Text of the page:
Colorless Tsukuru Tazaki and His Years of Pilgrimage

I have yet to read 1Q84, and went in blind regarding Haruki Murakami’s writing style when I picked up Colorless Tsukuru Tazaki and His Years of Pilgrimage, but I will admit that it was one of the best books into which I indulged in 2014.

The pilgrimage of Tsukuru can be related to by anyone growing up and moving on; we all wonder why events transpired a certain way or how our lives could be different had those events not passed. I wish I could describe the profound impact of this novel, but I believe Patti Smith of the New York Times pinpointed Murakami’s unique style and storytelling: “The writer sits at his desk and makes us a story. A story not knowing where it is going, not knowing itself to be magic. Closure is an illusion, the winking of the eye of a storm. Nothing is completely resolved in life, nothing is perfect. The important thing is to keep living because only by living can you see what happens next.”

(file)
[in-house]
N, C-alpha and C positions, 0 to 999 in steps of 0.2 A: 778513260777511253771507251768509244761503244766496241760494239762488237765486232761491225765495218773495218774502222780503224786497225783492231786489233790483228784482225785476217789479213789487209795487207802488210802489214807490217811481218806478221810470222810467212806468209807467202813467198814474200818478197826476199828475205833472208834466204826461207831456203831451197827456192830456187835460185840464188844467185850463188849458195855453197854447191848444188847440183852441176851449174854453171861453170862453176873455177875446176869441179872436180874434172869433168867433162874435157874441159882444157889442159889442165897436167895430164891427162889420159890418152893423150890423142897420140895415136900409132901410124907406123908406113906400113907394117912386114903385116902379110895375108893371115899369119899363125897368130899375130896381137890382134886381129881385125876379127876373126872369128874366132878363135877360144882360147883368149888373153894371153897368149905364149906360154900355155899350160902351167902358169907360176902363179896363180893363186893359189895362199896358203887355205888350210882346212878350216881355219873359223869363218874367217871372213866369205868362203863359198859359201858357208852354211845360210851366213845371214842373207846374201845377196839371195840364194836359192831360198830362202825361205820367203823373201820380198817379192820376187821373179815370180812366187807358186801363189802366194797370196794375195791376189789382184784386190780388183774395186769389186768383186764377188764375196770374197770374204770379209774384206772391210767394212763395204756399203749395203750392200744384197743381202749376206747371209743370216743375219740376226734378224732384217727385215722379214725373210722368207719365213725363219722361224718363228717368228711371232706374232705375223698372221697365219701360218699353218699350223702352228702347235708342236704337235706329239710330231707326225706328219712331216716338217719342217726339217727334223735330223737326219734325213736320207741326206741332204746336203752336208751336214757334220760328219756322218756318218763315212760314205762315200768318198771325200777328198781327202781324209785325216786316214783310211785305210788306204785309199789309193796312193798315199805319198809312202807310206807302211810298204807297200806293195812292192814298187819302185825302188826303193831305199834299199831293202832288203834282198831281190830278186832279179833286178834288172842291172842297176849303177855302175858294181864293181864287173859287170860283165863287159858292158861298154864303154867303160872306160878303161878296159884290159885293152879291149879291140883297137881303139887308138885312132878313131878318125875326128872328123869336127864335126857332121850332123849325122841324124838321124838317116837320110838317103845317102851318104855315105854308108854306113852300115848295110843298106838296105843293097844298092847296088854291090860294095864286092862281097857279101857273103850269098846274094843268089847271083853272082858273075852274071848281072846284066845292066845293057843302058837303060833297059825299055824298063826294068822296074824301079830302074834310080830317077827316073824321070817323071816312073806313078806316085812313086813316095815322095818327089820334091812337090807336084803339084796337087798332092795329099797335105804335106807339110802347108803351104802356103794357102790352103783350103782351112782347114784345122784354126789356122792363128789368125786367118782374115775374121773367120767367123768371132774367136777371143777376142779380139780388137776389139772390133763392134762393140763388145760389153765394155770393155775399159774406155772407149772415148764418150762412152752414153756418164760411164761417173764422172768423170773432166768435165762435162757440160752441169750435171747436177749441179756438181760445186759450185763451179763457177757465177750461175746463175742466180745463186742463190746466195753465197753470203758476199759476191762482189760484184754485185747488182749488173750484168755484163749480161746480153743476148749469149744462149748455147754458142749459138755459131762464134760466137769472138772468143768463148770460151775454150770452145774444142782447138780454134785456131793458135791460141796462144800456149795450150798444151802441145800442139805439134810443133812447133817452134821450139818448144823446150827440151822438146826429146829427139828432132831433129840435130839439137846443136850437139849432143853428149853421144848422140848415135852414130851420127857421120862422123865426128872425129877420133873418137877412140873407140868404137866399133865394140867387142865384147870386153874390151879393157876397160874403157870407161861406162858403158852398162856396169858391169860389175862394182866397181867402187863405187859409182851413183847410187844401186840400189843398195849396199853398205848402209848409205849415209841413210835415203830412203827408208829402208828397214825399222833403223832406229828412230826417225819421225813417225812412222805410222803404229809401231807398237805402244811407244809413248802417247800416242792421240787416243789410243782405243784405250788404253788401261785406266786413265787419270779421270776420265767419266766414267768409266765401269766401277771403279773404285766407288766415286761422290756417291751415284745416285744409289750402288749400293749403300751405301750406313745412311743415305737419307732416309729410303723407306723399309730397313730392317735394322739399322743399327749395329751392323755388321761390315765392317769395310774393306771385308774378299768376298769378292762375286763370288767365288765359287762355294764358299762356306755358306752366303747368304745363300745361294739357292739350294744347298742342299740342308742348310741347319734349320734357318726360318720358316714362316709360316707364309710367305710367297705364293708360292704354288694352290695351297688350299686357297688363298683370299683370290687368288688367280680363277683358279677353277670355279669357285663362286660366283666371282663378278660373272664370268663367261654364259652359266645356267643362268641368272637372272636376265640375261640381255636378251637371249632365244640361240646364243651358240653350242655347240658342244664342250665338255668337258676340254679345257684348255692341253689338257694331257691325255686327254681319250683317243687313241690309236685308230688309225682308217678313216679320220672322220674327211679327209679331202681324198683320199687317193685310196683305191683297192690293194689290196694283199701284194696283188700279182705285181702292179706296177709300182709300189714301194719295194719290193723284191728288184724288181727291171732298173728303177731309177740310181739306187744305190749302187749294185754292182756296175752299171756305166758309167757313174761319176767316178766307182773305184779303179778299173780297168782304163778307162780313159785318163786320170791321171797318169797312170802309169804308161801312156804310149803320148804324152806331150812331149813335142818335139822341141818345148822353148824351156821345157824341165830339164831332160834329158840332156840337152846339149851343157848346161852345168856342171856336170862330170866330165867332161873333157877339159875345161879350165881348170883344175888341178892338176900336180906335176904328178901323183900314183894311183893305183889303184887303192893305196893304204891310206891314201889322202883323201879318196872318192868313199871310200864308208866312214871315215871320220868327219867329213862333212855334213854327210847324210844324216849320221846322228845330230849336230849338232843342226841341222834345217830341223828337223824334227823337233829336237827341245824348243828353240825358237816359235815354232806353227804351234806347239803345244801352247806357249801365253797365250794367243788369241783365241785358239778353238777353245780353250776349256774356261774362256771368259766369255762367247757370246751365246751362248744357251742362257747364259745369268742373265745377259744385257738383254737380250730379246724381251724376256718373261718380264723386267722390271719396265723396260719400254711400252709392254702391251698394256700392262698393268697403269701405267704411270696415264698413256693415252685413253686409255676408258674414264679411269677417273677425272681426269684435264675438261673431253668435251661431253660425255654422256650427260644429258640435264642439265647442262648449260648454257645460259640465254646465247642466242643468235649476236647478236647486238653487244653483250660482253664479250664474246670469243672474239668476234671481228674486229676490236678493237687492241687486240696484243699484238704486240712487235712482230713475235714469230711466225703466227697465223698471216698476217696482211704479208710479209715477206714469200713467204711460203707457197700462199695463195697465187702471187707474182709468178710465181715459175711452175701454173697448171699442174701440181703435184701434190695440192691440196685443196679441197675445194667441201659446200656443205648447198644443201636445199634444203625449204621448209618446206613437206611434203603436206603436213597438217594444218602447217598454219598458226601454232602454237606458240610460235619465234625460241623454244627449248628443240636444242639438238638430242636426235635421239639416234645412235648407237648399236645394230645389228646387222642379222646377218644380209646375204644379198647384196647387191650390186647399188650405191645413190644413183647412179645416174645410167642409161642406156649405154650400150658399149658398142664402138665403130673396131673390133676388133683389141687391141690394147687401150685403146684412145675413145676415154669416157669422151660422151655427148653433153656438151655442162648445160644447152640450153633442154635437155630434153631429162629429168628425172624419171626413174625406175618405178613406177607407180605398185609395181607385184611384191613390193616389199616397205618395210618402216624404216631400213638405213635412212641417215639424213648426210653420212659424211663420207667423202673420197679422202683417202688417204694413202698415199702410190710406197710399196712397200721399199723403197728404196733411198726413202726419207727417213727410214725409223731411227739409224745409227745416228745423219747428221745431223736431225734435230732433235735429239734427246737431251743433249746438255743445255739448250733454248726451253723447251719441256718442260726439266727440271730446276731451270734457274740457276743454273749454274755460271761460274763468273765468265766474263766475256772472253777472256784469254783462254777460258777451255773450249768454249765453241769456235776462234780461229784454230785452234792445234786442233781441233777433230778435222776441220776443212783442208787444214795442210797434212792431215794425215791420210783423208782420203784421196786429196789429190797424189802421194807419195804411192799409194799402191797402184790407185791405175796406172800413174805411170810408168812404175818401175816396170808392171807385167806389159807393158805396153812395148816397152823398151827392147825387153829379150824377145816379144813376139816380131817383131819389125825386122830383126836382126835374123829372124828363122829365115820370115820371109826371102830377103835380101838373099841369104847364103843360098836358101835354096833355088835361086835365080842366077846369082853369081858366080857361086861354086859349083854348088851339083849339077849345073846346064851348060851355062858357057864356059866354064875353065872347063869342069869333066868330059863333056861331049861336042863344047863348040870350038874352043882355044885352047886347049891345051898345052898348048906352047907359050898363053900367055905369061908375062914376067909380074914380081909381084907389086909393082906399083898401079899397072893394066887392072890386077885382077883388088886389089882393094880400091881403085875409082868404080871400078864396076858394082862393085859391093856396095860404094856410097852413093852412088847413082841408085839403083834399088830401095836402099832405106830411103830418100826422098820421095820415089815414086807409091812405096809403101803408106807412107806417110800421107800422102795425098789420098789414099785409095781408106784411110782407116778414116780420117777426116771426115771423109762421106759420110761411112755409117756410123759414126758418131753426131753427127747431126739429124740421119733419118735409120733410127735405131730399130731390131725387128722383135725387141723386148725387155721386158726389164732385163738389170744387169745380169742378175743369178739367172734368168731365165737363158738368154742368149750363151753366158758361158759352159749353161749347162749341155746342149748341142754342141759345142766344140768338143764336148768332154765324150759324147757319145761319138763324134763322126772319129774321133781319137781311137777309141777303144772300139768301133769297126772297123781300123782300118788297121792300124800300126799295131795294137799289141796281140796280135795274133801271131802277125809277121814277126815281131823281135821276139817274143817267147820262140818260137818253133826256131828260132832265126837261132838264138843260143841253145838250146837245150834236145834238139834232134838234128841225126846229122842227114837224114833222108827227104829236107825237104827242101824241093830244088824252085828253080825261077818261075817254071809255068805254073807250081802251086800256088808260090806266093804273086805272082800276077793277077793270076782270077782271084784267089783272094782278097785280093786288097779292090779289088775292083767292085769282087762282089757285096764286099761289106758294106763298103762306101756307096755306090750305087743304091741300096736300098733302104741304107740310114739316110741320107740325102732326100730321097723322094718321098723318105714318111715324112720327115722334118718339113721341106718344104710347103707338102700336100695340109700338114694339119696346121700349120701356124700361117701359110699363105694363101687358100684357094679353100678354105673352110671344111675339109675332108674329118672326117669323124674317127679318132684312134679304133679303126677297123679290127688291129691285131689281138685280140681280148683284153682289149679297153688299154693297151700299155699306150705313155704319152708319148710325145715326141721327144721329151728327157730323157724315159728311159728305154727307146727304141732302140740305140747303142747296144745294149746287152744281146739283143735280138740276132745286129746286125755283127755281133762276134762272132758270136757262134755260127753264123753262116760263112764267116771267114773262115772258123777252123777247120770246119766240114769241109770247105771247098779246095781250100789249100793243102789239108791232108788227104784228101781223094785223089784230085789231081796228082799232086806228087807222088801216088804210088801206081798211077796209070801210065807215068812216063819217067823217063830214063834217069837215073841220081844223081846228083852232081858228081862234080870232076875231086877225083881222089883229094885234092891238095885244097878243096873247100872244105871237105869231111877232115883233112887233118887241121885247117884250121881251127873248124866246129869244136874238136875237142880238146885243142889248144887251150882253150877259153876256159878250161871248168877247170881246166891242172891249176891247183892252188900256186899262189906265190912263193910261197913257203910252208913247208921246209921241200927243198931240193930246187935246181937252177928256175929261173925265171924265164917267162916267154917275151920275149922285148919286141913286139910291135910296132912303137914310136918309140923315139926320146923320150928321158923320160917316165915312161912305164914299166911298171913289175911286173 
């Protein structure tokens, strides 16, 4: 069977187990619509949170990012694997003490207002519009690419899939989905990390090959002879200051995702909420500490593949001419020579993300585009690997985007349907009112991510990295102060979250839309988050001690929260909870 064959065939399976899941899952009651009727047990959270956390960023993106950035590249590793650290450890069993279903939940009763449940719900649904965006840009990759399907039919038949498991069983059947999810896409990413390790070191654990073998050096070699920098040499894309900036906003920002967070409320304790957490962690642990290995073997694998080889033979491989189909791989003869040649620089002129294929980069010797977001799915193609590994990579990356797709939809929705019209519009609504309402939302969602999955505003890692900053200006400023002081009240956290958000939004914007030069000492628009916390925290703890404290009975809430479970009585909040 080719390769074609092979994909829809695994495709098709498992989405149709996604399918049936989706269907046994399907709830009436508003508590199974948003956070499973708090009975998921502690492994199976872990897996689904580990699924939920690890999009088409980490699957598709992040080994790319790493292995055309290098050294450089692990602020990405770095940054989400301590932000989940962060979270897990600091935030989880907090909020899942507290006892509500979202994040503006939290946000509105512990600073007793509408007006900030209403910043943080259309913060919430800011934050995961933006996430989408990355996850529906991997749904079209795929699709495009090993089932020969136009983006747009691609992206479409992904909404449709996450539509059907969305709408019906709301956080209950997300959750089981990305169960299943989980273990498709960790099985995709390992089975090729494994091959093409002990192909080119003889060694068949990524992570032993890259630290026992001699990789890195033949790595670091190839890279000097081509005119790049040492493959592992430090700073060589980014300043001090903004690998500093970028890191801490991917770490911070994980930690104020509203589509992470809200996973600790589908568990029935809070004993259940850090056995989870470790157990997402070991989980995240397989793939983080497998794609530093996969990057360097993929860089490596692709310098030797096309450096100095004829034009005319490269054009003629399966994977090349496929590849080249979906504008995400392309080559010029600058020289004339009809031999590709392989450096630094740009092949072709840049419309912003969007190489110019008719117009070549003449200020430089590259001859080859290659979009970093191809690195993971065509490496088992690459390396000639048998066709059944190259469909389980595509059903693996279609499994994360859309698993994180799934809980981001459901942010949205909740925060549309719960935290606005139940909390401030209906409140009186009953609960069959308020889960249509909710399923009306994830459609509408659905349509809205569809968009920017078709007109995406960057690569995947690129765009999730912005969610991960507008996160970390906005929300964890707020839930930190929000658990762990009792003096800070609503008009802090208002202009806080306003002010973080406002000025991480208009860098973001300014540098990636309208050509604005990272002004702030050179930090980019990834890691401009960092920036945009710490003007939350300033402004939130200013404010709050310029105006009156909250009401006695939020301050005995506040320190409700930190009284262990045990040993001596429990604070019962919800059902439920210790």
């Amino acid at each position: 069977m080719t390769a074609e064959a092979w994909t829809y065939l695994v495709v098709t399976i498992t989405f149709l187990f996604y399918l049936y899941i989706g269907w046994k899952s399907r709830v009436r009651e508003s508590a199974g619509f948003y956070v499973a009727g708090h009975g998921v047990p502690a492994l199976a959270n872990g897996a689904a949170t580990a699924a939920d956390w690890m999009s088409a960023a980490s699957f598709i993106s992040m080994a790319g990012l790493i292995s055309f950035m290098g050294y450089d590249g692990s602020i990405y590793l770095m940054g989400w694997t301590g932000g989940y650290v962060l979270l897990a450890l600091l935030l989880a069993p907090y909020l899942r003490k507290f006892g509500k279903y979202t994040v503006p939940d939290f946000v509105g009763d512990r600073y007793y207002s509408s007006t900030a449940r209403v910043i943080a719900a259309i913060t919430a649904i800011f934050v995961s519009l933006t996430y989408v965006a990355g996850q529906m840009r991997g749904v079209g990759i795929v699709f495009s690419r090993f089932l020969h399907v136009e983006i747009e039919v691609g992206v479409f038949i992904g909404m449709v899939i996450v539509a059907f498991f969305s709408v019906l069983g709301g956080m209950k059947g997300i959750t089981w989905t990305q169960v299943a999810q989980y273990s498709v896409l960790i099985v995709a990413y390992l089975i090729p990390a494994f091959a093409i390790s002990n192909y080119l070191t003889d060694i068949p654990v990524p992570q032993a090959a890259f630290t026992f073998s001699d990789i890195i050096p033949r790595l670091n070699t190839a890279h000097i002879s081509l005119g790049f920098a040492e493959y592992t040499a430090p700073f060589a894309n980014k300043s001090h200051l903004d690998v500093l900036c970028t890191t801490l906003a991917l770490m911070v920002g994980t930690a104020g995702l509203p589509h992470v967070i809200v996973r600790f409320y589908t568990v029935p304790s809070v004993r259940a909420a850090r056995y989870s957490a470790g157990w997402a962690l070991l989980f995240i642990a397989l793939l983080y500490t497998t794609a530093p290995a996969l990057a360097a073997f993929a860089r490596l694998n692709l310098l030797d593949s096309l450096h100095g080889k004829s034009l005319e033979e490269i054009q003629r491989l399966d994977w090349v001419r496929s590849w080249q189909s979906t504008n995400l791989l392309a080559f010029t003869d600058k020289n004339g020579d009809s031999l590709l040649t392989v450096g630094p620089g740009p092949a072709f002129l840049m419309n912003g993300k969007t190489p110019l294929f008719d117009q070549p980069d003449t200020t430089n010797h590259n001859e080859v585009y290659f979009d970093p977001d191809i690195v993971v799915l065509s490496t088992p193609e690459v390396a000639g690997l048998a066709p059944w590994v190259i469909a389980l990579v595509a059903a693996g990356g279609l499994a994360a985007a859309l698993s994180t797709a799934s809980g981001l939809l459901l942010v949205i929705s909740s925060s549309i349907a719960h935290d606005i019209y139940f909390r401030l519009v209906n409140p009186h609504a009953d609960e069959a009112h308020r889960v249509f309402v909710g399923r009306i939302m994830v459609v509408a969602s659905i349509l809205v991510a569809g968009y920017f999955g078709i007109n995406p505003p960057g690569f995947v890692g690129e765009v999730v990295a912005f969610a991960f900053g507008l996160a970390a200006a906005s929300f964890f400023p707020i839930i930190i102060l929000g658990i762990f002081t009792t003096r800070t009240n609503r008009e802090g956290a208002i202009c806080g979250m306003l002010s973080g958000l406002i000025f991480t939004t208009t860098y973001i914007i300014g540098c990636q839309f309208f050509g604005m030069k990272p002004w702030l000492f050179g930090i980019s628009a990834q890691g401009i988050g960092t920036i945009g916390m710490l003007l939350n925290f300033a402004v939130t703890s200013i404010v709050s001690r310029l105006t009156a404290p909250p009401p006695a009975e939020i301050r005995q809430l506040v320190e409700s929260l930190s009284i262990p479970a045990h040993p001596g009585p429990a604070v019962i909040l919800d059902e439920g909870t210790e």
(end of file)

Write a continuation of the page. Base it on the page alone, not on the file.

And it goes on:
When I see a good quote online or on an ad or whatever, I make a mental note (or open my Goodreads app immediately) to read the book from which it was taken. Well, here’s my attempt at convincing you to read this book–and, chances are, you might fall for it once you see the quotes I’ve cherry picked out:

  • “One heart is not connected to another through harmony alone,” Tsukuru comes to understand. “They are, instead, linked deeply through their wounds. Pain linked to pain, fragility to fragility. There is no silence without a cry of grief, no forgiveness without bloodshed, no acceptance without a passage through acute loss.”
  • “As we go through life we gradually discover who we are, but the more we discover, the more we lose ourselves.”
  • “Still, being able to feel pain was good, he thought. It’s when you can’t even feel pain anymore that you’re in real trouble.”
  • “Never let fear and stupid pride make you lose someone who’s precious to you.”
  • “Jealousy—at least as far as he understood it from his dream—was the most hopeless prison in the world. Jealousy was not a place he was forced into by someone else, but a jail in which the inmate entered voluntarily, locked the door, and threw away the key. And not another soul in the world knew he was locked inside. Of course if he wanted to escape he could do so. The prison, was after all, his own heart. But he couldn’t make that decision. His heart was as hard as a stone wall. This was the very essence of jealousy.”